by Greg Harman
Barreling oil prices…
Loss of market confidence…
If folks in the late '70s didn't know the energy crash was coming, well, go figure.
We, however, have the pleasure of a longliner's vision, sans the easy-out of surprise factoring. Not to say, we know all, we just have enough of the gloom in the mix to know enough to play it cool.
Witnessing the speculative shadowing of gold and oil values with interest rates post housing bubble has been the ultimate slow-speed dirigible rupture and flame-sifted rapture. Seems only yesterday we found that tear in the housing market's underbelly. Now there's a bloody mess sinking into the carpet.
Is it a recession? Is it depression? Are you frosted by anxiety or merely overeager?
Whatever the flip or spin, we know the numbers and their ringmasters are jittery as a flea circus in a meth lab. So when the San Antonio City Council is urged to study their options before committing the city to a potentially $17 billion blackhole (or worse, according to Moody's) undertaking for new nuclear plants — one our own utility has been apparently falsely promising at a $7 billion pricetag while failing to make its supporting documents public — it seems a reasonable request.
Representatives of conservation and energy efficiency groups gathered on the steps of City Hall to make their case this morning.
"CPS Energy has a study, but they're not giving it to the public. We're relying on information put out by the company called NRG that would build the nuclear plants that are proposed. Those estimates are way too low when you compare with any other source," said Karen Hadden, director of SEED (Sustainable Energy and Economic Development Coalition). "That's a great concern because if they're wrong and it really costs more, who will pay for the bills? Who will pay for cost overruns? We're afraid it will be the ratepayers."
The Current is fairly familiar with the City-owned utility's propensity for playing their cards close to the chest… in a dark corner… of a dark closet… at the bottom of a well… of condensed ink. The utility has fought every effort our staff has made in an attempt to justify, or merely understand, CPS figures.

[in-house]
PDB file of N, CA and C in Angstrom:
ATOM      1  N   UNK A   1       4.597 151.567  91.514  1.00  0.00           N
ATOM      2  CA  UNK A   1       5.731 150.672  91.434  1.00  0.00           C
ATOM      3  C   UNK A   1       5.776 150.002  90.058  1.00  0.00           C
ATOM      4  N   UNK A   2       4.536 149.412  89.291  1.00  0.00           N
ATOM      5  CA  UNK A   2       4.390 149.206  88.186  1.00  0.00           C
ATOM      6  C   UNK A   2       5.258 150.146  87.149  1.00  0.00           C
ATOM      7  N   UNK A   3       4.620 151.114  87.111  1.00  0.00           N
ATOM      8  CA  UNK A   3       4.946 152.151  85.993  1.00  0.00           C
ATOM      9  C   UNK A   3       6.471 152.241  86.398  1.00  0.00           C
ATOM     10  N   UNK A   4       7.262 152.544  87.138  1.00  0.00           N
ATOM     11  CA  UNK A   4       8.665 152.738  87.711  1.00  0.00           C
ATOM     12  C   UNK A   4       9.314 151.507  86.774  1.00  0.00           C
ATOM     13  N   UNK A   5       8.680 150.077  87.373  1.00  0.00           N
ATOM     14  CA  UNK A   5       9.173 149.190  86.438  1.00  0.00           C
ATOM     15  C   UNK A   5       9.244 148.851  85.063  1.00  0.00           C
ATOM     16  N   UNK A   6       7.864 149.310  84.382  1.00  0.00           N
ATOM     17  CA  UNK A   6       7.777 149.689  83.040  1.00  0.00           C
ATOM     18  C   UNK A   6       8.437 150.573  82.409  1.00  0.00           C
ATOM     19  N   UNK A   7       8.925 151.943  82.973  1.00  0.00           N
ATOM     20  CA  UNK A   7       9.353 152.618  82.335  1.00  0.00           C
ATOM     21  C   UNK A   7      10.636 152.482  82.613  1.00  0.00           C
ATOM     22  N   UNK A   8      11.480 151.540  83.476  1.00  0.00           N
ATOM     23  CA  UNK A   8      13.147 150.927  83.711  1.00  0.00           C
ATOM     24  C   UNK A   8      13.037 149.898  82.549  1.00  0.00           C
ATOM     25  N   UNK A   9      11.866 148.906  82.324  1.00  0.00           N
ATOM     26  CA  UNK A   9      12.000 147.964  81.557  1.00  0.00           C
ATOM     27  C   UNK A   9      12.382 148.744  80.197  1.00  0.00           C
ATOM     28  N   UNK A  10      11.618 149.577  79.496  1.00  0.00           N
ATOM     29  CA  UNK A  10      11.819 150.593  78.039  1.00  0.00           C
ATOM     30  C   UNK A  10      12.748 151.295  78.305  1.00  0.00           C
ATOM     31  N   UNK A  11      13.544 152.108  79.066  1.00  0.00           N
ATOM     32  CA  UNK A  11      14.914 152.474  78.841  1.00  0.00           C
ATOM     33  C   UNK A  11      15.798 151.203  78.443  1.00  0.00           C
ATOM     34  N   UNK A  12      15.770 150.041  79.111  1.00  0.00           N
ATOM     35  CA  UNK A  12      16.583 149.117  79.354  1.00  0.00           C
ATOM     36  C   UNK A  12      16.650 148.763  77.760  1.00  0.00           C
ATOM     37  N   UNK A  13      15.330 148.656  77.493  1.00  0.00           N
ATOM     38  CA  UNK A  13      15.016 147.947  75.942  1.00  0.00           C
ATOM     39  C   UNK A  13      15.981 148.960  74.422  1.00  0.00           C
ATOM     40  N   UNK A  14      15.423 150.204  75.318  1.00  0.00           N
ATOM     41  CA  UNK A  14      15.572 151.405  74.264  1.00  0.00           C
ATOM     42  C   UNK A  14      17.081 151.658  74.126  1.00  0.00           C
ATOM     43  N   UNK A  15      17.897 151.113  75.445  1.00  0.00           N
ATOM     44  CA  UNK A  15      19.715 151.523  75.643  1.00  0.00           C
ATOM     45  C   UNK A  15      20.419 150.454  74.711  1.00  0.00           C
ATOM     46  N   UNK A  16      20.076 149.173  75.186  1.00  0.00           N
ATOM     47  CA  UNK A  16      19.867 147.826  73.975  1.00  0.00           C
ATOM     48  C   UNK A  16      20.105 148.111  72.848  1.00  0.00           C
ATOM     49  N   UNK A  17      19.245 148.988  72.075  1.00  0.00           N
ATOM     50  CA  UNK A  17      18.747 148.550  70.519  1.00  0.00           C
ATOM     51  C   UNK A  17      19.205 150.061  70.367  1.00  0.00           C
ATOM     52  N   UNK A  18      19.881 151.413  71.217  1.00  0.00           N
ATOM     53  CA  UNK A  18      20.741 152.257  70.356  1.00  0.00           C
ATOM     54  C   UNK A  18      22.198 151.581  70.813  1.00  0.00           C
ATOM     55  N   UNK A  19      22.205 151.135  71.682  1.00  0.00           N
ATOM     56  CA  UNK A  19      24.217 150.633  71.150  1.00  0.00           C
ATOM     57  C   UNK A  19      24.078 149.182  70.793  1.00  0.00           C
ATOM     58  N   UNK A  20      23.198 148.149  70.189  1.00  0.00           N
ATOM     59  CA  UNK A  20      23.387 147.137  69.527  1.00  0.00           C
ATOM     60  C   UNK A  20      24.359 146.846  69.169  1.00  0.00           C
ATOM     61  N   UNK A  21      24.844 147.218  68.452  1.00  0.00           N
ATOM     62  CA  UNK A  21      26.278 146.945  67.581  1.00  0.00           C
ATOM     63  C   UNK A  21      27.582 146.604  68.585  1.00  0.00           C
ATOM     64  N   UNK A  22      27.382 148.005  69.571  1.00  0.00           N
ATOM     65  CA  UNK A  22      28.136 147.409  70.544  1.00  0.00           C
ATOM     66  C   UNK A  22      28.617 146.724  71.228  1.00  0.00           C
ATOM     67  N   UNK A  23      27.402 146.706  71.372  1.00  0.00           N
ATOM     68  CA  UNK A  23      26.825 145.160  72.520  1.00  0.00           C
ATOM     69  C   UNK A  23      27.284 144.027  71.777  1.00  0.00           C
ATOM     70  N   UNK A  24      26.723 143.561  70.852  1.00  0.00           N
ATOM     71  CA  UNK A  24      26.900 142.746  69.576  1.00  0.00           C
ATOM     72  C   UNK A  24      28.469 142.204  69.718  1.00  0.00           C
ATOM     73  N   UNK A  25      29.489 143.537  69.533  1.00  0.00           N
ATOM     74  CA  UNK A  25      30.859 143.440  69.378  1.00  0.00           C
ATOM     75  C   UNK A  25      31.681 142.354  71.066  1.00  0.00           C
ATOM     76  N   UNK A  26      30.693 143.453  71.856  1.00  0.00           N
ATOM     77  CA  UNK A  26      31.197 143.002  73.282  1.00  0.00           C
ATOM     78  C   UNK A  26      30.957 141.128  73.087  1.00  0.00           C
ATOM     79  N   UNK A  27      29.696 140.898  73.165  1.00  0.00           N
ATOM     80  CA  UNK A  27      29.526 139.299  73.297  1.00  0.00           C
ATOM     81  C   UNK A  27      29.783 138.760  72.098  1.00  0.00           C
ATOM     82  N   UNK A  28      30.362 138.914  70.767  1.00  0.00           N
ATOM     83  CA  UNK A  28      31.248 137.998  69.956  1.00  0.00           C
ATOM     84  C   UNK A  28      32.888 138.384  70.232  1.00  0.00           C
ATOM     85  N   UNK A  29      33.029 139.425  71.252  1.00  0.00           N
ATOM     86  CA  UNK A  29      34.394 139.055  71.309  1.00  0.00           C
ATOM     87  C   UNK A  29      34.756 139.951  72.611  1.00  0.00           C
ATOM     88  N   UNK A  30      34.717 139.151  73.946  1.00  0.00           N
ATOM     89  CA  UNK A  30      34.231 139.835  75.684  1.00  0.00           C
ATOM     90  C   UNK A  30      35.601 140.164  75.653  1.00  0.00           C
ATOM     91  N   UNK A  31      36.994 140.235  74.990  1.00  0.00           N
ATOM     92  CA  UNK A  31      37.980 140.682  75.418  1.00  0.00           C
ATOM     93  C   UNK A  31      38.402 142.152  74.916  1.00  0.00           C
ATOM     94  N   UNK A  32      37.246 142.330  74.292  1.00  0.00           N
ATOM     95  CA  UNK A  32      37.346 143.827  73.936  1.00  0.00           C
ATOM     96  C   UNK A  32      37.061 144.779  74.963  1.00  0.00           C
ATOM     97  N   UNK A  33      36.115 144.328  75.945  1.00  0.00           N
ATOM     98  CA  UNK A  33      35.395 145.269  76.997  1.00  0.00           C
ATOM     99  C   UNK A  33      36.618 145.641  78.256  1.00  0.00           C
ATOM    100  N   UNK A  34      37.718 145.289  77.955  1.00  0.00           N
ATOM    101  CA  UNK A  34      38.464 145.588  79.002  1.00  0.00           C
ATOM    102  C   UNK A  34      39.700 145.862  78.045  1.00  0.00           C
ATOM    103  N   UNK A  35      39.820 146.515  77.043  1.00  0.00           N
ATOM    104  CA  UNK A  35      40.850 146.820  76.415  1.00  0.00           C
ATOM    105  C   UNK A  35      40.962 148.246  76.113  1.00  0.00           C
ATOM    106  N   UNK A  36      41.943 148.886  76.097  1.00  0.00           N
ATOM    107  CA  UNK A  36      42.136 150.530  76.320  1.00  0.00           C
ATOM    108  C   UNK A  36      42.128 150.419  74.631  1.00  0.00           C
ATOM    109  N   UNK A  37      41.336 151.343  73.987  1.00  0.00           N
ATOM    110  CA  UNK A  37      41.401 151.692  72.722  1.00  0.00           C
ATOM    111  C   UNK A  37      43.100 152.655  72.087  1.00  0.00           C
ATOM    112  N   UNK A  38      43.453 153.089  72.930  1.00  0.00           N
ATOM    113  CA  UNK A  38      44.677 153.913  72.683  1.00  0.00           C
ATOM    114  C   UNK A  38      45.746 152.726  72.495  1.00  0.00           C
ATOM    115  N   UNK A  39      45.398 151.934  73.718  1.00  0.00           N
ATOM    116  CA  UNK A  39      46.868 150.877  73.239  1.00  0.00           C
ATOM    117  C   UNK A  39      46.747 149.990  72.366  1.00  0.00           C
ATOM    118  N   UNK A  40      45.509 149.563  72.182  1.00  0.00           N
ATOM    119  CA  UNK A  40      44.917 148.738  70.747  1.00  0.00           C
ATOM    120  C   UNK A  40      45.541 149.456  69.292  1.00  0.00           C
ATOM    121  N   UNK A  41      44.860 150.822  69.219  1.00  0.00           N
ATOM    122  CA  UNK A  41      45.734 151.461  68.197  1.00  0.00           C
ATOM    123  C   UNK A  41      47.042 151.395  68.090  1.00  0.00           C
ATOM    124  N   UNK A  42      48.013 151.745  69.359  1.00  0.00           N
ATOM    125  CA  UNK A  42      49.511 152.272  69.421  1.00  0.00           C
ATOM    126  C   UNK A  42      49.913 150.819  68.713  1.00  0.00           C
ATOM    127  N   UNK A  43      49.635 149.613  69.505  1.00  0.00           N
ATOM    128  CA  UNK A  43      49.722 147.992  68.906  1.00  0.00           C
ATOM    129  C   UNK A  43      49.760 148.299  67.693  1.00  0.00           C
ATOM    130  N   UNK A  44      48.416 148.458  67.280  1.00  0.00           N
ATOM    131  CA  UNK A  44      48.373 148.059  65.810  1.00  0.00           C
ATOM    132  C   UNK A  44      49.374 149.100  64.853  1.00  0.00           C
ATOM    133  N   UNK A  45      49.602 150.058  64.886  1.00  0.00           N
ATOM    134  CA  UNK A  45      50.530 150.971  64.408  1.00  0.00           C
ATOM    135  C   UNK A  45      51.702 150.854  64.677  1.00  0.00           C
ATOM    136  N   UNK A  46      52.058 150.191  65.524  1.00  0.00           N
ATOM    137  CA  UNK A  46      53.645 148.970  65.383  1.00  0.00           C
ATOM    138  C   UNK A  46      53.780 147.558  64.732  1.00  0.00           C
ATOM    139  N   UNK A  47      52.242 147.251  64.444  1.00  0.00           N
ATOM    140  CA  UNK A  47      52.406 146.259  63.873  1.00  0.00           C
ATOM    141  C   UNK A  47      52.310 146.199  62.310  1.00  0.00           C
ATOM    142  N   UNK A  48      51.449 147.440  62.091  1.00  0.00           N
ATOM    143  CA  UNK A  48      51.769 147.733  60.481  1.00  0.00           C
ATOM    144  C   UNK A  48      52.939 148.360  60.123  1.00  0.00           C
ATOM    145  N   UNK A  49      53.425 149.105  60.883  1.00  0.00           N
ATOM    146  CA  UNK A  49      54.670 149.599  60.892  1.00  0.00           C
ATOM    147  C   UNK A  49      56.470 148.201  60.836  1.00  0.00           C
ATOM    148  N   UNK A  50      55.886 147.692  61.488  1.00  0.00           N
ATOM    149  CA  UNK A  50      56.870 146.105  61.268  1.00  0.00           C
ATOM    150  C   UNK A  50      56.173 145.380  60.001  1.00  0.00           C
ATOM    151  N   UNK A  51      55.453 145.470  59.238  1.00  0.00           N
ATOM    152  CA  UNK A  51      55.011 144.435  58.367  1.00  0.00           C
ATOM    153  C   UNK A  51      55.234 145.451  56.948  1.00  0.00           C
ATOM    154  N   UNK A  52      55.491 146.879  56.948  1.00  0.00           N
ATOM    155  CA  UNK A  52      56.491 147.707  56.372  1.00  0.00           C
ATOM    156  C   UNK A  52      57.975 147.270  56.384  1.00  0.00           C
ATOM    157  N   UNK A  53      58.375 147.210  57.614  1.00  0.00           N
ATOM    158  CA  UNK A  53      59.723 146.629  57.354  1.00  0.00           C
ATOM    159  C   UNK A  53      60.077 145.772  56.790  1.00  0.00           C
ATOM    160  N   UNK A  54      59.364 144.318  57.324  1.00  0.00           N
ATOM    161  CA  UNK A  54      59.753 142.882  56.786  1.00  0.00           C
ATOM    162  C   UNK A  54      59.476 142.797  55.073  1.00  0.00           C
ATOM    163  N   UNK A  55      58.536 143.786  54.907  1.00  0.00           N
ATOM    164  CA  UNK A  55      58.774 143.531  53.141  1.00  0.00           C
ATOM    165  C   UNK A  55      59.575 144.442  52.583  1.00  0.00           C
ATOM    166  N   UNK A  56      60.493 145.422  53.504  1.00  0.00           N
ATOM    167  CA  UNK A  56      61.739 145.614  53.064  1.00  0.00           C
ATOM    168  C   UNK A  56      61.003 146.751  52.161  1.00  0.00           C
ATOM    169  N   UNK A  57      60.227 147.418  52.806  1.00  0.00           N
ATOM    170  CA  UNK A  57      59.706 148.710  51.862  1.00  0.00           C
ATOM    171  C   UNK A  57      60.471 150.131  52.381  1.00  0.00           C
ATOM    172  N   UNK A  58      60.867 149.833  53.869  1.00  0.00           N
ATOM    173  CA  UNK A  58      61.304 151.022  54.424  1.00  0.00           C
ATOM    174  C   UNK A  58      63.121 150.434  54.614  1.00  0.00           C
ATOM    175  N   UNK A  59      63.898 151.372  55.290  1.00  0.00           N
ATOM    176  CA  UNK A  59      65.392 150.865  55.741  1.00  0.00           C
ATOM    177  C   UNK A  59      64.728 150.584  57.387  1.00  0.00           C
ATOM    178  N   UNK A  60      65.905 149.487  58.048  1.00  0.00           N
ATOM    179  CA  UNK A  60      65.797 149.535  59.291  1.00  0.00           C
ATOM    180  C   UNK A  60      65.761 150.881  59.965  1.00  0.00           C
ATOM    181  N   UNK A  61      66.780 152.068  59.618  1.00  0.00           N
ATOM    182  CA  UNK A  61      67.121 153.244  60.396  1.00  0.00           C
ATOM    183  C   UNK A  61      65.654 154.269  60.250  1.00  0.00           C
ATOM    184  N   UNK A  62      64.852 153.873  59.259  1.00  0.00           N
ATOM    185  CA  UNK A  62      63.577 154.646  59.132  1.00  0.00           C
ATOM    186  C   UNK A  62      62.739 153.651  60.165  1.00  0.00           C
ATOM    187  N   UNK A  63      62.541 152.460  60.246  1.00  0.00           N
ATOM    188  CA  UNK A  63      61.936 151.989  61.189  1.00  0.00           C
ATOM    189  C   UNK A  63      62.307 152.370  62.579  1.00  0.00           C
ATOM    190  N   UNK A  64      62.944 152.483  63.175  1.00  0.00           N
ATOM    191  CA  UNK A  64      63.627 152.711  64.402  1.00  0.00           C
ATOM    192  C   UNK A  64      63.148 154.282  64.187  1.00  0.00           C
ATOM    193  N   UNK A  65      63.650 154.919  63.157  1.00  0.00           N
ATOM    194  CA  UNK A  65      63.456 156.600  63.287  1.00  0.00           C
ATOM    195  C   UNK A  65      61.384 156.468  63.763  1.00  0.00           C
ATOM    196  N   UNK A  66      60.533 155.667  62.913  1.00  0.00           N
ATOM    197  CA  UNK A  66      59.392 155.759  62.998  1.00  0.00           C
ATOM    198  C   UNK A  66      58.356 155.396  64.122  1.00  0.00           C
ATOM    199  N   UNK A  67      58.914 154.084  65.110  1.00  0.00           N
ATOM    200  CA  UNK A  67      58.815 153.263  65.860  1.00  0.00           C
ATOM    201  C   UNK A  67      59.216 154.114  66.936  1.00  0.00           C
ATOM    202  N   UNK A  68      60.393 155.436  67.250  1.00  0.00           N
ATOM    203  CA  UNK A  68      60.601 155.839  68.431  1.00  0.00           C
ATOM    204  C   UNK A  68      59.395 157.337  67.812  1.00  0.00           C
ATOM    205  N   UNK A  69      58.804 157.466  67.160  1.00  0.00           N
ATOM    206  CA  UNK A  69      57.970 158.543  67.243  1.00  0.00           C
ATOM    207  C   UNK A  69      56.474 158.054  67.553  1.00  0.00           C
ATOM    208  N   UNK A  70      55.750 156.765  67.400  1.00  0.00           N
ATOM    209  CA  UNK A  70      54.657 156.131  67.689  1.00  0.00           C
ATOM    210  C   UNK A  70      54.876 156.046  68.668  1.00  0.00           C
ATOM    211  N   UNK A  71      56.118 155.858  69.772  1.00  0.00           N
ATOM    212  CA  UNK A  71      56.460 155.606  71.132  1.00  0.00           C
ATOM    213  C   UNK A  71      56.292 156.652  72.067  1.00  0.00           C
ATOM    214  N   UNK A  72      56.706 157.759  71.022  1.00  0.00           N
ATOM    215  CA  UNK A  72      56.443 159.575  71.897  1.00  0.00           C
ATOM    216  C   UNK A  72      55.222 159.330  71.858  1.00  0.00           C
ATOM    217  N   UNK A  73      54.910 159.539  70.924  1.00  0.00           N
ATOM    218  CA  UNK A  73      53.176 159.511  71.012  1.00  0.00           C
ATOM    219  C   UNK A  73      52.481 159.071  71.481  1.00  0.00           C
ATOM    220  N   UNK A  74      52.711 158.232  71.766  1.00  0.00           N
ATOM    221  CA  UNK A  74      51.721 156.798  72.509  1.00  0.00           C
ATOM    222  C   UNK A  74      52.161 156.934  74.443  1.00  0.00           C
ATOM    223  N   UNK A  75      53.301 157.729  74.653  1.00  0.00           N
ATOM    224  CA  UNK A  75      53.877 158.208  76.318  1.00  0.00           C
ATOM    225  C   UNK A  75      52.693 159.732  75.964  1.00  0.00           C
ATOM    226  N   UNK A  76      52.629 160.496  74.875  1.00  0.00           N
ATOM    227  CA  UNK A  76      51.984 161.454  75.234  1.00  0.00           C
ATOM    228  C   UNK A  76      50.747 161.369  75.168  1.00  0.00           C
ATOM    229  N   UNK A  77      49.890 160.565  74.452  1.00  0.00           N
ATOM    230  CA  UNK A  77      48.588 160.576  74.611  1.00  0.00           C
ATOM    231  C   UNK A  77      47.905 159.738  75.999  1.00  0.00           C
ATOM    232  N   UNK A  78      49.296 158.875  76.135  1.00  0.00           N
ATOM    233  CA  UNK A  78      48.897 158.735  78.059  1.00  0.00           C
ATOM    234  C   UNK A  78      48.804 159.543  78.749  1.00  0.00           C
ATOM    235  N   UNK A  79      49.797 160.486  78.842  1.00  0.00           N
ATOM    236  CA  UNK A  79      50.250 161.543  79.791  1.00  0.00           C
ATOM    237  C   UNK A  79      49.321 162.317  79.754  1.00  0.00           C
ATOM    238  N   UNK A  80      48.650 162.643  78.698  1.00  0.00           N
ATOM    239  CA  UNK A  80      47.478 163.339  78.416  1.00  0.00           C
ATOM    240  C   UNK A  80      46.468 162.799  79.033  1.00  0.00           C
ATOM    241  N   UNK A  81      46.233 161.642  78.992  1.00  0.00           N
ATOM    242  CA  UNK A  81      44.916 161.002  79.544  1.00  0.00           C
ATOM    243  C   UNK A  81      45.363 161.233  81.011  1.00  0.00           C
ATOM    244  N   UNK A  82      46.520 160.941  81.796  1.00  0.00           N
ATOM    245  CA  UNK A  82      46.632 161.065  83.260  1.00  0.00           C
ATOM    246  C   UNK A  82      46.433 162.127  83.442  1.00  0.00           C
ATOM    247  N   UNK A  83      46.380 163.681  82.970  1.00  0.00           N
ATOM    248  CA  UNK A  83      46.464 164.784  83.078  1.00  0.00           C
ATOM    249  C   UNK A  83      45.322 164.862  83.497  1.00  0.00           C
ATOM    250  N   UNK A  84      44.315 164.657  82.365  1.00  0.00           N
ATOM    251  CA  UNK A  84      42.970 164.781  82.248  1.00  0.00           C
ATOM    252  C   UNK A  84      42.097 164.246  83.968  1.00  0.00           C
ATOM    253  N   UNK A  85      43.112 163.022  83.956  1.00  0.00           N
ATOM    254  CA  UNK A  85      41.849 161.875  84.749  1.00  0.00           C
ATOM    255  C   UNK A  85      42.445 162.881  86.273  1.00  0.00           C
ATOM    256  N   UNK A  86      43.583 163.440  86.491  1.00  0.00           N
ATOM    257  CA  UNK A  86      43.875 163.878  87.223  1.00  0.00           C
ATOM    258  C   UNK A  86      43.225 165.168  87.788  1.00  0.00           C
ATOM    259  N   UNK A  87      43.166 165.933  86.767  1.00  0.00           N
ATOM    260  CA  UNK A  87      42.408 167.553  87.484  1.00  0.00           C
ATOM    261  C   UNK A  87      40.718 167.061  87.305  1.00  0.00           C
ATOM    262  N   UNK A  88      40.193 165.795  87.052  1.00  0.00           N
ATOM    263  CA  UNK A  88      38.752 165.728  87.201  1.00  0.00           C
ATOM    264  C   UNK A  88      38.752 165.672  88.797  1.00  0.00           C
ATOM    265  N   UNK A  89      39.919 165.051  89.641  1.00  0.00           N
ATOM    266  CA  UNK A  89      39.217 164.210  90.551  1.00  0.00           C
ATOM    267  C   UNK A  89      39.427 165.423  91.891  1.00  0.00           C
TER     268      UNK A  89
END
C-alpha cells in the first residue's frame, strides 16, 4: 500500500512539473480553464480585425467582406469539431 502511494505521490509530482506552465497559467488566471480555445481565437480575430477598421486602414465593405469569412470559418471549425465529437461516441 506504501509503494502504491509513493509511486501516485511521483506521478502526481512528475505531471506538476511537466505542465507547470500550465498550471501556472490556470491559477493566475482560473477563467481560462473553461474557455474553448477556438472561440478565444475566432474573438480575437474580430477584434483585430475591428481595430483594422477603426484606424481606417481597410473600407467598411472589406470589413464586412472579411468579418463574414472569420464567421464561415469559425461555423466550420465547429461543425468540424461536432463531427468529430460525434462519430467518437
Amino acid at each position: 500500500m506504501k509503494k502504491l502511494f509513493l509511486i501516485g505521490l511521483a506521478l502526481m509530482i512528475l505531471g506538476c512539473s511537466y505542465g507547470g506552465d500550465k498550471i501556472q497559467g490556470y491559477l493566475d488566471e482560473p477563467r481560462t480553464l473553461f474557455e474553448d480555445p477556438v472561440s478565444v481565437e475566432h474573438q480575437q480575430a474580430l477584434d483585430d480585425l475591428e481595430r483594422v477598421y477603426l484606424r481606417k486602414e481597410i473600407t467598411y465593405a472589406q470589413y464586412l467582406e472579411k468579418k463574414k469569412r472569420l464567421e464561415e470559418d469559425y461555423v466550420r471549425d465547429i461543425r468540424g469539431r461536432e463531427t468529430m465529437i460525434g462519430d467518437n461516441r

Before council members vote up or down a request of $206 million to help pay for filing an application with the U.S. Nuclear Regulatory Commission and make the design changes needed for the project, Hadden suggested an independent cost study be undertaken.
"Because the real information is not on the table," she said.
The group, which included Arjun Makhijani, president of the Institute for Energy and Environmental Research, who recently spoke to a packed room at the Witte on his research into the potential of solar energy for the country, urged residents to attend a CPS Energy meeting tomorrow night and contact their council reps to make their questions and concerns heard.
While the City's utility has had a "paradigm shift" regarding how it plans to pursue energy efficiency strategies, CPS is still hobbled, Makhijani said. They still aren't putting the same degree of honest analysis into efficiency measures and the potential of renewable power.
However, honest appraisals are not possible because of CPS's decision not to release its energy study.
"From what is public, I am not at all confident that a full equal and economical comparison has been made, because their own literature indicates they can achieve more than what a nuclear power plant would give them in terms of capacity — and they're not shooting for it," Makhijani added.
"Their own literature" refers here to a study contracted out on the potential of efficiency to provide for the city's continued growth, as reported to Current readers many months back as a part of the feature story CPS Must Die.
Makhijani added that the nukes CPS wants to build will be outdated by the time they are able to come online.
"My assessment of solar energy costs, along with many other assessments, including the official
Makhijani stands by solar's potential, supplemented by natural gas or biofuels. At least this data is sitting in the sunshine. You can download his book yourself and draw your own conclusions.
"It's also time for San Antonio City Council do what it was elected to do, and that was to oversee a utility to that seems to run independently and as a municipal utility should not," said Loretta Von Copponelle, of the city Sierra Club chapter. "CPS makes no bones about keeping its Strategic Energy Plan secret. Not even council people are privy to it, and council is the overseer of CPS."
For CPS's part, officers have said that only a fraction of its proposed rate hike is attributable to its pursuit of new nukes.
Which may be, for now.
The CPS Energy Board of Trustees and the utility's Citizens Advisory Committee (CAC) will hold a public meeting at 6 p.m. Tuesday, March 25, at
During the meeting, CPS Energy customers will be able to obtain more information about the rate request that would amount to less than 5 percent on monthly residential utility bills. A proposed affordability discount to help minimize the financial impact on low-income customers also will be outlined.